The Encyclopedia Barfieldiana helpfully defines logomorphism as:
Simply put, logomorphism is the fallacious habit “at present extraordinarily widespread, being indeed taken for granted in all the most reputable circles” of “projecting post-logical thoughts back into a pre-logical age” (PD 90), of surreptitiously substituting our own phenomena for those which [our predecessors] were in fact dealing with” (SA 45). More broadly, logomorphism occurs when we read–anachronistically–into the experience, the thought, the literature of a given stage in the evolution of consciousness the “logos,” or world-view of a later age. in Blakean language, logomorphism is a “spectre” (WA 114).
“The world-picture of modern science,” as Sanderson explains in Worlds Apart, “is a fallacy, if we project it back into the past; and if we try to fix it for the future” (WA 134). Logomorphism leads to all sorts of absurdities, of which Barfield took note throughout his career. In the book in which he first coined the term (Poetic Diction ), Barfield discovers our thinking about the mythic to be logomorphic.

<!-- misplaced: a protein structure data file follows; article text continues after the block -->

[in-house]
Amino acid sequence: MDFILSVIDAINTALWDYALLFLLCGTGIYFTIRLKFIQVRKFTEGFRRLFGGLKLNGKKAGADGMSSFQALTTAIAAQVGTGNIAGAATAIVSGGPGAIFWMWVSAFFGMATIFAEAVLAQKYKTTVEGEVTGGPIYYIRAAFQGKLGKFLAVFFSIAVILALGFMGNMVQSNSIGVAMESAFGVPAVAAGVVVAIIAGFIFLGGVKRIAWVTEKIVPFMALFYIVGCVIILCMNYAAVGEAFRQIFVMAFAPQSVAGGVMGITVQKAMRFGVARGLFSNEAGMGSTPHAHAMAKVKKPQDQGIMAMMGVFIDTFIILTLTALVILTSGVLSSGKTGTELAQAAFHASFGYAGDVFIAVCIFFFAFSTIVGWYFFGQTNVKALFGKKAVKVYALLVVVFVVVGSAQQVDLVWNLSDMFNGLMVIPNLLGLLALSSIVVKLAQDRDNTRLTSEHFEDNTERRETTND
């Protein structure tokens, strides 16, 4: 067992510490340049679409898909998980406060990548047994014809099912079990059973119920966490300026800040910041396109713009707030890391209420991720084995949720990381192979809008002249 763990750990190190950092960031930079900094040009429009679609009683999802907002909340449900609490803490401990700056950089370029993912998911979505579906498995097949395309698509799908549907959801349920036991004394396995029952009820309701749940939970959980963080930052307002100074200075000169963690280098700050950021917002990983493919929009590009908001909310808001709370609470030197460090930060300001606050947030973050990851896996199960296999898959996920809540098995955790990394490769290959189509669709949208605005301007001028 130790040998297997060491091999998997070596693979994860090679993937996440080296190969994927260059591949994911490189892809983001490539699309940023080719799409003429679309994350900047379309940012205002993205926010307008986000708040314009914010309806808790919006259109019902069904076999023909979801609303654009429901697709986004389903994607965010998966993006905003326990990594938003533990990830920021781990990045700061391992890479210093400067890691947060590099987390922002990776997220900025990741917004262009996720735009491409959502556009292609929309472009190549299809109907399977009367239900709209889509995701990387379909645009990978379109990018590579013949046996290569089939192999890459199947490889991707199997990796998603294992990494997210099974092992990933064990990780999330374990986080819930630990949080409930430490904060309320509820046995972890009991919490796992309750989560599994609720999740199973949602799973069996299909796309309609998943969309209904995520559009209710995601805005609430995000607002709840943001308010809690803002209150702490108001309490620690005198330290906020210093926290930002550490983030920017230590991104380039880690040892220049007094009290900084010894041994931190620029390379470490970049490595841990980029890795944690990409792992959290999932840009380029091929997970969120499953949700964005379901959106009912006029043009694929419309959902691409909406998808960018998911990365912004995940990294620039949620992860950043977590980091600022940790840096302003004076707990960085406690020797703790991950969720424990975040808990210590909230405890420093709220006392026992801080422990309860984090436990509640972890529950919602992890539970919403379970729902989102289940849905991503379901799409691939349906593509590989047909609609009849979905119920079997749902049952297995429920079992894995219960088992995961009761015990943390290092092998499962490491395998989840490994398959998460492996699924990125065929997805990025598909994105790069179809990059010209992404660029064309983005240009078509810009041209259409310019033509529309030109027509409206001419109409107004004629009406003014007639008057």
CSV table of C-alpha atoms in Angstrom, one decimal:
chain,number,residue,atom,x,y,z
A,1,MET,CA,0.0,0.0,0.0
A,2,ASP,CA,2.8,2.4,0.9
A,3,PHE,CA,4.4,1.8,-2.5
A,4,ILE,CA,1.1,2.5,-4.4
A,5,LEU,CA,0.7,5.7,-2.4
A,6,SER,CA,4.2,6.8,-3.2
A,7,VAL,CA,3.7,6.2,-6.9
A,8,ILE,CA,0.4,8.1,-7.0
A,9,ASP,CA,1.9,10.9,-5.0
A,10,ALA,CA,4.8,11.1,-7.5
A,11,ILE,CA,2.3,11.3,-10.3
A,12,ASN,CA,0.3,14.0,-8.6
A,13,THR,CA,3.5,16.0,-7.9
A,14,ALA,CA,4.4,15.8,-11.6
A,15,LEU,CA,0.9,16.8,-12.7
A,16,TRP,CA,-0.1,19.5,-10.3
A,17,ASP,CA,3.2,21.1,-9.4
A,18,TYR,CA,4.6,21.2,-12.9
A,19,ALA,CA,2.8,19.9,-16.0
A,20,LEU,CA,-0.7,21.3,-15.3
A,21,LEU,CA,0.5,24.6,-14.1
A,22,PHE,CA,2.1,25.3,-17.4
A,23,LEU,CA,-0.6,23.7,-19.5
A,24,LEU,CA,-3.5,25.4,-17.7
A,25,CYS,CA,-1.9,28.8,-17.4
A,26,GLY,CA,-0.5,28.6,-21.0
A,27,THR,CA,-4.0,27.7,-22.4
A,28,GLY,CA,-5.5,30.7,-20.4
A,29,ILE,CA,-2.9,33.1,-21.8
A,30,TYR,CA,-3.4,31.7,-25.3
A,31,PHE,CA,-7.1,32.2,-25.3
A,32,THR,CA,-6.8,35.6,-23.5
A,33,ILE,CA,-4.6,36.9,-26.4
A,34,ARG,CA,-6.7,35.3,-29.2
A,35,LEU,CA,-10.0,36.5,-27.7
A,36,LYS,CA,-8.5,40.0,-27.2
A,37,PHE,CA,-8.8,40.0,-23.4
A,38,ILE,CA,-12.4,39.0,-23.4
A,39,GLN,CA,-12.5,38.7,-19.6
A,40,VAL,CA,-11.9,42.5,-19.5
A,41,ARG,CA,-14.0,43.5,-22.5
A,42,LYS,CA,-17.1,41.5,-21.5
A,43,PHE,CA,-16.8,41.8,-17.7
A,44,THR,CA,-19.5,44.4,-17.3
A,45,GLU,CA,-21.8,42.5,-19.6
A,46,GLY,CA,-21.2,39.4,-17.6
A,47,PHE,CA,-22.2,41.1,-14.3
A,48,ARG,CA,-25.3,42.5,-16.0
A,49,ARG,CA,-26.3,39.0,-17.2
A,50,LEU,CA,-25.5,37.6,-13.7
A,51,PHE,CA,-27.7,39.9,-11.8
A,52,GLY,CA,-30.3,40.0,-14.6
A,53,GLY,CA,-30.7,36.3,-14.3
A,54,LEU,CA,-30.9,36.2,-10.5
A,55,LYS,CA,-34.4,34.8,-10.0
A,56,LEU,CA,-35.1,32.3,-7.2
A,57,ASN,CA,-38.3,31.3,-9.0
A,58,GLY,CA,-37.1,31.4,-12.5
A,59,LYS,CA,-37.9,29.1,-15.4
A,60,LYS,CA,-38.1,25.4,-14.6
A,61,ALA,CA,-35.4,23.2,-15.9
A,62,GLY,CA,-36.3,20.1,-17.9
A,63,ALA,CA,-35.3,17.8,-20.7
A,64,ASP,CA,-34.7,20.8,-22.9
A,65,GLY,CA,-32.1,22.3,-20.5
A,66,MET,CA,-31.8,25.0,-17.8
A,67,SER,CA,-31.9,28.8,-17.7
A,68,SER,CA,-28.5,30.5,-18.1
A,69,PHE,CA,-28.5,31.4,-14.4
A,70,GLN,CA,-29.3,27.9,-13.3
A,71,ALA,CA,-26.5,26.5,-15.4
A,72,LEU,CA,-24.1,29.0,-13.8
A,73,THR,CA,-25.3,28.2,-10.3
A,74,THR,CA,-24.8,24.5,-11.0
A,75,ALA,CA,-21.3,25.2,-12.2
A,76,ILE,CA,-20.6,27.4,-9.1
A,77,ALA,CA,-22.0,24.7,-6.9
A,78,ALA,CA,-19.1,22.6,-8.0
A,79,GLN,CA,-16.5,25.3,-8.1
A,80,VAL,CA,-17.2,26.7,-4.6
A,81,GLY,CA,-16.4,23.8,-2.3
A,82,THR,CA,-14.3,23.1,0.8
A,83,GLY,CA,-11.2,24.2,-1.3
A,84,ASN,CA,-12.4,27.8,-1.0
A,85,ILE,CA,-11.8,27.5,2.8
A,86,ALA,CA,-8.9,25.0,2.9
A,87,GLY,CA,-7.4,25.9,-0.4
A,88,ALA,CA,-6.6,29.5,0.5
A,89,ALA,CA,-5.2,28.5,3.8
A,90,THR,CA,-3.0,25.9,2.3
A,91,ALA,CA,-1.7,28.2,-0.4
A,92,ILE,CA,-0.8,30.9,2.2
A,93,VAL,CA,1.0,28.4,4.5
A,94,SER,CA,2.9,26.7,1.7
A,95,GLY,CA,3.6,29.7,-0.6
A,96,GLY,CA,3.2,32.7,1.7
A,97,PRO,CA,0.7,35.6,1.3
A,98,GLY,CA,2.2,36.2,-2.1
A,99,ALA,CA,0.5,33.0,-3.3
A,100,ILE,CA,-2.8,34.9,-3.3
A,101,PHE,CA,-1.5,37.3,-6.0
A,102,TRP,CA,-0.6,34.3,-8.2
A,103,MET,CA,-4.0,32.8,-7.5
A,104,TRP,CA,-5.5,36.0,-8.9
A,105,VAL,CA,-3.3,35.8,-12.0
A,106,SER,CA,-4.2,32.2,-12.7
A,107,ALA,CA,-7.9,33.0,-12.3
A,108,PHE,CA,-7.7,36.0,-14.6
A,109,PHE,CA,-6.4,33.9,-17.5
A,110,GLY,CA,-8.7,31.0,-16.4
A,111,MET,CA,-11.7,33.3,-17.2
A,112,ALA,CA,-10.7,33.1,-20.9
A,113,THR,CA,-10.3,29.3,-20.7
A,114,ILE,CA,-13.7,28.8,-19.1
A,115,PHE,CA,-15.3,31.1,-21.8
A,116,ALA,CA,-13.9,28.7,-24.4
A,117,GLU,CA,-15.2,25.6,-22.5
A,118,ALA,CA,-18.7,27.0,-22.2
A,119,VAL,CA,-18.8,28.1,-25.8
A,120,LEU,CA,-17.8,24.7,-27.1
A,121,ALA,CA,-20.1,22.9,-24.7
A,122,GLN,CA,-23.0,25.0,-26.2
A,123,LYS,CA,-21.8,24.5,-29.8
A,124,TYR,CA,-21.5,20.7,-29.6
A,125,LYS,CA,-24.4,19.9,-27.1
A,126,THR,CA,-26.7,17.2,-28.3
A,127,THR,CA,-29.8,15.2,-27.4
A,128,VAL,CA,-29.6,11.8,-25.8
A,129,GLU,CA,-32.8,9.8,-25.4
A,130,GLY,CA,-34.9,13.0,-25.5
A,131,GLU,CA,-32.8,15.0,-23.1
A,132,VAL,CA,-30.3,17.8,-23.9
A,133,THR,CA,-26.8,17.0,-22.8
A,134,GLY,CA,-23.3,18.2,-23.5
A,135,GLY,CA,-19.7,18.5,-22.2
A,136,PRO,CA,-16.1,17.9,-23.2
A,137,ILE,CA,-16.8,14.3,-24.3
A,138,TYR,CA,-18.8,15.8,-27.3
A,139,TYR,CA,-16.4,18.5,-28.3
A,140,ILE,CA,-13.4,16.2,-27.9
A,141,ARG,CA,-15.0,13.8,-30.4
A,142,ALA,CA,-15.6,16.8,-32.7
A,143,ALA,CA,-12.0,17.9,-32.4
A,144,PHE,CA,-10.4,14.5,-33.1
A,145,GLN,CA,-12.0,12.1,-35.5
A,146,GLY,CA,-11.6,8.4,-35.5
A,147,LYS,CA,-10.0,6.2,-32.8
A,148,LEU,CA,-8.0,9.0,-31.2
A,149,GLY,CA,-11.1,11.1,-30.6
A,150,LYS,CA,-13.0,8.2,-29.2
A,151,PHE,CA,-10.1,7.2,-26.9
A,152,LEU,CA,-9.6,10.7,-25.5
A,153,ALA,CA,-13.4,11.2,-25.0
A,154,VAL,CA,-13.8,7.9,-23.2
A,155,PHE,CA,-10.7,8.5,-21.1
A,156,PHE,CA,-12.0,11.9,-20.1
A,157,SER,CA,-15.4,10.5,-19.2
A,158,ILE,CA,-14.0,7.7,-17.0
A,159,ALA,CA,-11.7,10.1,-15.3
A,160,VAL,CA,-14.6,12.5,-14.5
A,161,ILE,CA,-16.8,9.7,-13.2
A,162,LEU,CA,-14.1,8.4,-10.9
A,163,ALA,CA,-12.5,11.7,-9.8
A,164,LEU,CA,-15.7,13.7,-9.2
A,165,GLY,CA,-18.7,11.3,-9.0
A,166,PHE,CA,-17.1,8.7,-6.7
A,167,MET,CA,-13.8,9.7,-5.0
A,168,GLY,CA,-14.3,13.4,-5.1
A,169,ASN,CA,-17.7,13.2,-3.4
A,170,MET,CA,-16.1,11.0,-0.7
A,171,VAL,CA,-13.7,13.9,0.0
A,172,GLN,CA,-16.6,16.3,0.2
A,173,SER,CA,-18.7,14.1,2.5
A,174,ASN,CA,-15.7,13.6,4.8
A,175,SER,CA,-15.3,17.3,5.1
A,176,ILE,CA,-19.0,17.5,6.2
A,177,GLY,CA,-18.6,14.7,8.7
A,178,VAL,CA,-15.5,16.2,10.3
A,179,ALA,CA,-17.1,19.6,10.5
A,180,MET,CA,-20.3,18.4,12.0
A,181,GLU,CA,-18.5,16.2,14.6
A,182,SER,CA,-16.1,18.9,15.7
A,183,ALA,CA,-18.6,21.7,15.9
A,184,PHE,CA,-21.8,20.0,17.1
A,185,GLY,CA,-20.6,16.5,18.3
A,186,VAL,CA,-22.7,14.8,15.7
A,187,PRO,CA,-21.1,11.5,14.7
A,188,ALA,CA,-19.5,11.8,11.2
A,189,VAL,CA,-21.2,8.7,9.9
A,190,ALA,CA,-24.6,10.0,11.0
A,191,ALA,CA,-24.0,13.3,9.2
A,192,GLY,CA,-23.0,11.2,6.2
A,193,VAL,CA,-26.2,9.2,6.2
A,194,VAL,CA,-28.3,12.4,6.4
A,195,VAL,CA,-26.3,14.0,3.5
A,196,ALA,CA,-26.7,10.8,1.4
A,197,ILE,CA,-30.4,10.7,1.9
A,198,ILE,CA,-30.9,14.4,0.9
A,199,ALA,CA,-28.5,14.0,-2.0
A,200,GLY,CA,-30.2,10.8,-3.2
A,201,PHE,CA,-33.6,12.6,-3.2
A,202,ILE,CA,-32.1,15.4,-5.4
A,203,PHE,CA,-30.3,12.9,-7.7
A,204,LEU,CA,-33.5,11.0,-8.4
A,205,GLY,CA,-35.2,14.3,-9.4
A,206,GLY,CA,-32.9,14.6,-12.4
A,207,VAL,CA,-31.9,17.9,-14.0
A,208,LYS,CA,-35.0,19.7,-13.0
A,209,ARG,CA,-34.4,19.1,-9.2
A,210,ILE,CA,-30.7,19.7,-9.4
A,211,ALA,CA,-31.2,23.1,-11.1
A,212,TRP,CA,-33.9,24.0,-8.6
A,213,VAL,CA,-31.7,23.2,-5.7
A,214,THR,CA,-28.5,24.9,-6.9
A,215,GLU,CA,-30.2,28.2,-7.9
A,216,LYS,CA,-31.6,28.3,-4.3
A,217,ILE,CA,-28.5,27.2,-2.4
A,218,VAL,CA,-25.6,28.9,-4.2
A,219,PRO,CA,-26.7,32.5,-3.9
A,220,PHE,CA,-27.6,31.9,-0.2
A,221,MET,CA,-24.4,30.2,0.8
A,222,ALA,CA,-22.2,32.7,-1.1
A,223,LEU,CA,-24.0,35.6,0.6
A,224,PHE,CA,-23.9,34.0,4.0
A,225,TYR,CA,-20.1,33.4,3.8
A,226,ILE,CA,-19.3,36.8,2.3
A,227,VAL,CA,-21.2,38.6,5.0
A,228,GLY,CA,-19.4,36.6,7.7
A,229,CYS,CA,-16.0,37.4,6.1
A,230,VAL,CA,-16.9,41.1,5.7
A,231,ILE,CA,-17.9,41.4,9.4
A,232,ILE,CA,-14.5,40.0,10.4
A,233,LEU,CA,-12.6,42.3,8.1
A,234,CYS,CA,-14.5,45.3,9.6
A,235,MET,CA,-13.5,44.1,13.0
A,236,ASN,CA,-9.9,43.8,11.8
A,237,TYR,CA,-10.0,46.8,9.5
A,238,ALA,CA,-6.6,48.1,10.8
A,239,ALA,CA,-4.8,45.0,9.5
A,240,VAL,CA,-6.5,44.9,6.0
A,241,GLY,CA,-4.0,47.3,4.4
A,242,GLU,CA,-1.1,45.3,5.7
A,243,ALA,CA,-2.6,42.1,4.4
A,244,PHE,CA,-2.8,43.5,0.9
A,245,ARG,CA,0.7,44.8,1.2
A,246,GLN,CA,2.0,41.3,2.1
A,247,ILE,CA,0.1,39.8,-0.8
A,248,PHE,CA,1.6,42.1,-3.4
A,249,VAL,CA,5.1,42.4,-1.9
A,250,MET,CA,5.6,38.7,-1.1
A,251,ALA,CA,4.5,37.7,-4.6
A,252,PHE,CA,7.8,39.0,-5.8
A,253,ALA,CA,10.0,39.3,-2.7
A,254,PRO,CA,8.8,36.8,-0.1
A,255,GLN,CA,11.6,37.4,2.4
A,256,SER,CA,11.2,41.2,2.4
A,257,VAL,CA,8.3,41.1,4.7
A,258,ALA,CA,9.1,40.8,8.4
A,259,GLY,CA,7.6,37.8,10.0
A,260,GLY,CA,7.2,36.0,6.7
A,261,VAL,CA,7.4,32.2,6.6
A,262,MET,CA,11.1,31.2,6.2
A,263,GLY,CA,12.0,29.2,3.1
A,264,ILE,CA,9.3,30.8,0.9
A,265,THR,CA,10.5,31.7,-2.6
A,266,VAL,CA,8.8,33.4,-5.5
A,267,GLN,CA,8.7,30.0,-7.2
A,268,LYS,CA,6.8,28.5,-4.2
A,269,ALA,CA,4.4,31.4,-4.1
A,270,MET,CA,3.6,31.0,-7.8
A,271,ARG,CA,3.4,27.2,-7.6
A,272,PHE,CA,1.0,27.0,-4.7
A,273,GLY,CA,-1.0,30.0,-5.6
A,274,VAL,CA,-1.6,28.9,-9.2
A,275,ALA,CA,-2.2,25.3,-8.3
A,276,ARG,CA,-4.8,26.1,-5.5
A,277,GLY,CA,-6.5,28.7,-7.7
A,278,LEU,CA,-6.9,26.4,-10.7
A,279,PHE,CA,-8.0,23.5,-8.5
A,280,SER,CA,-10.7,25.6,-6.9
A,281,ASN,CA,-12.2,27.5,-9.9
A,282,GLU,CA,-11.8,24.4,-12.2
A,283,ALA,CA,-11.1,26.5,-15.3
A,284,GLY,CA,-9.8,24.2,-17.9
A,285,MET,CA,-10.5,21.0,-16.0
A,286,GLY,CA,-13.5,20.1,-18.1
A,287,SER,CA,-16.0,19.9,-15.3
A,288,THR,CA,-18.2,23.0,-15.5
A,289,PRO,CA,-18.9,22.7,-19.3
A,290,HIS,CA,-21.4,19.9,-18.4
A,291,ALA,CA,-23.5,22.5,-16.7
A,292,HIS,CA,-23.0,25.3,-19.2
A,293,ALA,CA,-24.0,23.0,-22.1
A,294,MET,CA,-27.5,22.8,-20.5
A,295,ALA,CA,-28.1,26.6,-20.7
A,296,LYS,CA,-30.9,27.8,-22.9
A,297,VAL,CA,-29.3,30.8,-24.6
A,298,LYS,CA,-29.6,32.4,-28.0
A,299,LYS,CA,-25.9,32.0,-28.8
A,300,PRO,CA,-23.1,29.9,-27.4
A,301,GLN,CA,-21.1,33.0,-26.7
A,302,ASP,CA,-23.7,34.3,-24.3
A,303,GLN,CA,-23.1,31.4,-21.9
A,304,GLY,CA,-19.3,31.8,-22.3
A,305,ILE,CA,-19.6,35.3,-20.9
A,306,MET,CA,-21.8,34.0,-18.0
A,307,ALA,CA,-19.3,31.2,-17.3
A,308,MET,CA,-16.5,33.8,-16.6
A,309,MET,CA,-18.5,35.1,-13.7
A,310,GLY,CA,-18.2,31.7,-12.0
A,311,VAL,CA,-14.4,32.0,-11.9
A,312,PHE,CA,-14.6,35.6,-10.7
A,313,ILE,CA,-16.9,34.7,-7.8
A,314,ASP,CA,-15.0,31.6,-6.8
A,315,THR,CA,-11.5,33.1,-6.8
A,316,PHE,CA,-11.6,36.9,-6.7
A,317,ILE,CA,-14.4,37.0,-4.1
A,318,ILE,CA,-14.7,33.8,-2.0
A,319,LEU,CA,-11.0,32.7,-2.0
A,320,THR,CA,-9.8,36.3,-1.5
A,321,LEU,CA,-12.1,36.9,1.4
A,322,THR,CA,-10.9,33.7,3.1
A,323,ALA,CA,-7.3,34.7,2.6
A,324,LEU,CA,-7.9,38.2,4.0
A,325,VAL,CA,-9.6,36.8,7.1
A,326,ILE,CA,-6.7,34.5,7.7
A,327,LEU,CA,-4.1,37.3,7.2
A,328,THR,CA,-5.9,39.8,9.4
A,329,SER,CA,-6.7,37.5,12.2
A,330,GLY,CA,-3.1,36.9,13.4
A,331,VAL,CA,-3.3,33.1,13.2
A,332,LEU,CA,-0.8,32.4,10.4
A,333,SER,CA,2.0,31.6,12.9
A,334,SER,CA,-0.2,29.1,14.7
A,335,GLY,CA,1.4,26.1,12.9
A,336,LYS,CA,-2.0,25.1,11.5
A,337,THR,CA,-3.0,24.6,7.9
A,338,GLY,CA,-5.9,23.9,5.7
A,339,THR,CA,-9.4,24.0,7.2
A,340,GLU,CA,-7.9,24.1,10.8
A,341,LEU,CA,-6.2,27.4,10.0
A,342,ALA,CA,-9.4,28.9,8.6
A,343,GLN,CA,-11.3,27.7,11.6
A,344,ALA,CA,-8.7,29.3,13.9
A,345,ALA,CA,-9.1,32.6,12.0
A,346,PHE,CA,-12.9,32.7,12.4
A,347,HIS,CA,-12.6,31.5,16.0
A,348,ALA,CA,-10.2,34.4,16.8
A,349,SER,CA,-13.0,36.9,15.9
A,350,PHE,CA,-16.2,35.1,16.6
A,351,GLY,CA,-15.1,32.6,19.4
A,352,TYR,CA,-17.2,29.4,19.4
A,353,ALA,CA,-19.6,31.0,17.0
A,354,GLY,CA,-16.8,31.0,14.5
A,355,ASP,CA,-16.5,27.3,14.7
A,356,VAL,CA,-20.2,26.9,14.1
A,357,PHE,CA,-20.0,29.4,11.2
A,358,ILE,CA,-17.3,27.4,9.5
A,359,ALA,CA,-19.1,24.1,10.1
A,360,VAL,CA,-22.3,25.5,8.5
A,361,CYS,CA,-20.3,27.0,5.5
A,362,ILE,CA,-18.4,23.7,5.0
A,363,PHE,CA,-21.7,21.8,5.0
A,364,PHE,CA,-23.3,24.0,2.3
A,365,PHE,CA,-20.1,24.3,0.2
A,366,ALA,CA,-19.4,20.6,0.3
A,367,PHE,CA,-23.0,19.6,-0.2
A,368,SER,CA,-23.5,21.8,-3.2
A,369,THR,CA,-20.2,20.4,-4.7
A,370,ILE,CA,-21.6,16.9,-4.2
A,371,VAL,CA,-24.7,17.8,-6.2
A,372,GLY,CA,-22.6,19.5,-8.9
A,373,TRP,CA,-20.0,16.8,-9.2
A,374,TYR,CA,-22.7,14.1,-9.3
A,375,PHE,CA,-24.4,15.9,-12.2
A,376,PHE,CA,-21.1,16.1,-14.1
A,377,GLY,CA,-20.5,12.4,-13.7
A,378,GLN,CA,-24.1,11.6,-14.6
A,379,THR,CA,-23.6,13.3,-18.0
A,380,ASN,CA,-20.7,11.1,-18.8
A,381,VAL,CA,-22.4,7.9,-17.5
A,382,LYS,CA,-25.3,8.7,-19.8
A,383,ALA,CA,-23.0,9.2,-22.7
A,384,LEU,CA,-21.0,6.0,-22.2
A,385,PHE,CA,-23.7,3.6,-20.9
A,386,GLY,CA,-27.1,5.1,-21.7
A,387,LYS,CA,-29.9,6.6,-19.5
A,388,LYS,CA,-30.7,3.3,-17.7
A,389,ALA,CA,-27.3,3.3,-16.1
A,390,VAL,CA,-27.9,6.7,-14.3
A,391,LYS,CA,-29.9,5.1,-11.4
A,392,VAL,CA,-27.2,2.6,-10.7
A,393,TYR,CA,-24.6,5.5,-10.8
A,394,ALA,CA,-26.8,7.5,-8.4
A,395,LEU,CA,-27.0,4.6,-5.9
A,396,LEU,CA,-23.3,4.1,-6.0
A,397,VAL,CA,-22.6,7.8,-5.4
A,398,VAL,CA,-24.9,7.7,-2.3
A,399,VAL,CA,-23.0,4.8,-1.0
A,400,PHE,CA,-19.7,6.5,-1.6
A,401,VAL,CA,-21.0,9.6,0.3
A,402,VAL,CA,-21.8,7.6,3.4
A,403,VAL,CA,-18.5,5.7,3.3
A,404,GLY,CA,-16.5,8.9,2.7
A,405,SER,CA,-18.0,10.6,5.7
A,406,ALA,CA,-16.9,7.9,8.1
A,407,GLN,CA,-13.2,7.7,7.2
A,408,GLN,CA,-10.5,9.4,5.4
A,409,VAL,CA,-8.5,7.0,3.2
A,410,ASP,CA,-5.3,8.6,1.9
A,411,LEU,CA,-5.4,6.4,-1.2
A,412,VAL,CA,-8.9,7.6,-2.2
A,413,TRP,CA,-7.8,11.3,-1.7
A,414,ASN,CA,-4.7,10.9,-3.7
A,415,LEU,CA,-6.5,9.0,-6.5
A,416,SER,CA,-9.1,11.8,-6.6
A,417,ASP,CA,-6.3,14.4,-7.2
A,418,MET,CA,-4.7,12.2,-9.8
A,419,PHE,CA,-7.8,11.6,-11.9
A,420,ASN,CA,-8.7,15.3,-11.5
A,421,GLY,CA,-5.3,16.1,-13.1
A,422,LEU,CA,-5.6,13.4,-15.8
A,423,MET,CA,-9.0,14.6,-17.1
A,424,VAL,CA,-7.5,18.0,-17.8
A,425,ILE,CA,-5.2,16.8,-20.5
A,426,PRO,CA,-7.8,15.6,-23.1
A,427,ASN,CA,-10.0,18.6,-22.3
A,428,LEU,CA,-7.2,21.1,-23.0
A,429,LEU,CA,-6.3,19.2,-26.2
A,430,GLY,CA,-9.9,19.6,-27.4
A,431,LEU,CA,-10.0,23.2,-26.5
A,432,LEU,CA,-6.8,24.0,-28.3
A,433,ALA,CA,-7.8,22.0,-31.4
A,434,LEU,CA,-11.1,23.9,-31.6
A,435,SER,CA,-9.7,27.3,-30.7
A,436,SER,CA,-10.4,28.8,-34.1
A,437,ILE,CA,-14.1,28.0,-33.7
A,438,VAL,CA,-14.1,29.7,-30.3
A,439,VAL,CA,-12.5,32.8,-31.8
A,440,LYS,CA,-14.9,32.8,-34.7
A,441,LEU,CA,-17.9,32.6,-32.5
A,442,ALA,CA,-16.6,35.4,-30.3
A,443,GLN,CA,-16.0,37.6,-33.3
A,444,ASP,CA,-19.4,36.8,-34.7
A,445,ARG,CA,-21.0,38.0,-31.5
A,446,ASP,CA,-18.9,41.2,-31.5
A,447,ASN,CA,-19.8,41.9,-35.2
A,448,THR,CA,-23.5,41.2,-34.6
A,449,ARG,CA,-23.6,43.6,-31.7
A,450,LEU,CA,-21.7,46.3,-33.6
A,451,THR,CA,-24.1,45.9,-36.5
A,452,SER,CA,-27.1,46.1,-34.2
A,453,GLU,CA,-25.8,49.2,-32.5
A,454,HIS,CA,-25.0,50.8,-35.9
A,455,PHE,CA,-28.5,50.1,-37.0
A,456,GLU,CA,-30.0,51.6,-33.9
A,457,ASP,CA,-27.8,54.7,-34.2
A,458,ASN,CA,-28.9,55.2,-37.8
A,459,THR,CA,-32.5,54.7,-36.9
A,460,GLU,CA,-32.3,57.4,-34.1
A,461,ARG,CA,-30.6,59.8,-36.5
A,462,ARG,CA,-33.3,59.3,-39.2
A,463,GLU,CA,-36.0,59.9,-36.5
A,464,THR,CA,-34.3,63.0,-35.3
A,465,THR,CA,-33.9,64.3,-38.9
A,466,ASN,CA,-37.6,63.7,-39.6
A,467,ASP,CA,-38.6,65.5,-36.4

It should be painfully clear that both conservatives and liberals, biblicists and skeptics, all commit this fallacy when it comes to the first parts of Genesis.
I say that in a pre-Fall, pre-diluvian, pre-transfigured world, we just do not know how the overarching structure of the world would have been. All of our evidence now has been changed by Christ’s advent, resurrection, and session. He threw down the powers of the air and the fundamental elements of the world, and in doing so the heavens were shaken and the celestial bodies fell. If we don’t think that affects our “evidence,” then I submit we are simply not taking into account the many variables that are indeed out there.
There’s no need to scorn science and technology, but neither is there a need to ask them to do things that they simply cannot do. We certainly should not sideline the explicit revelation we are given in an attempt to answer our opponents.
It is better to just learn to live with the weird. Learn to love it.
Barfield’s cure is still helpful advice: “a realization of how much younger is the Tree of Knowledge than the Tree of Life” (PD 90).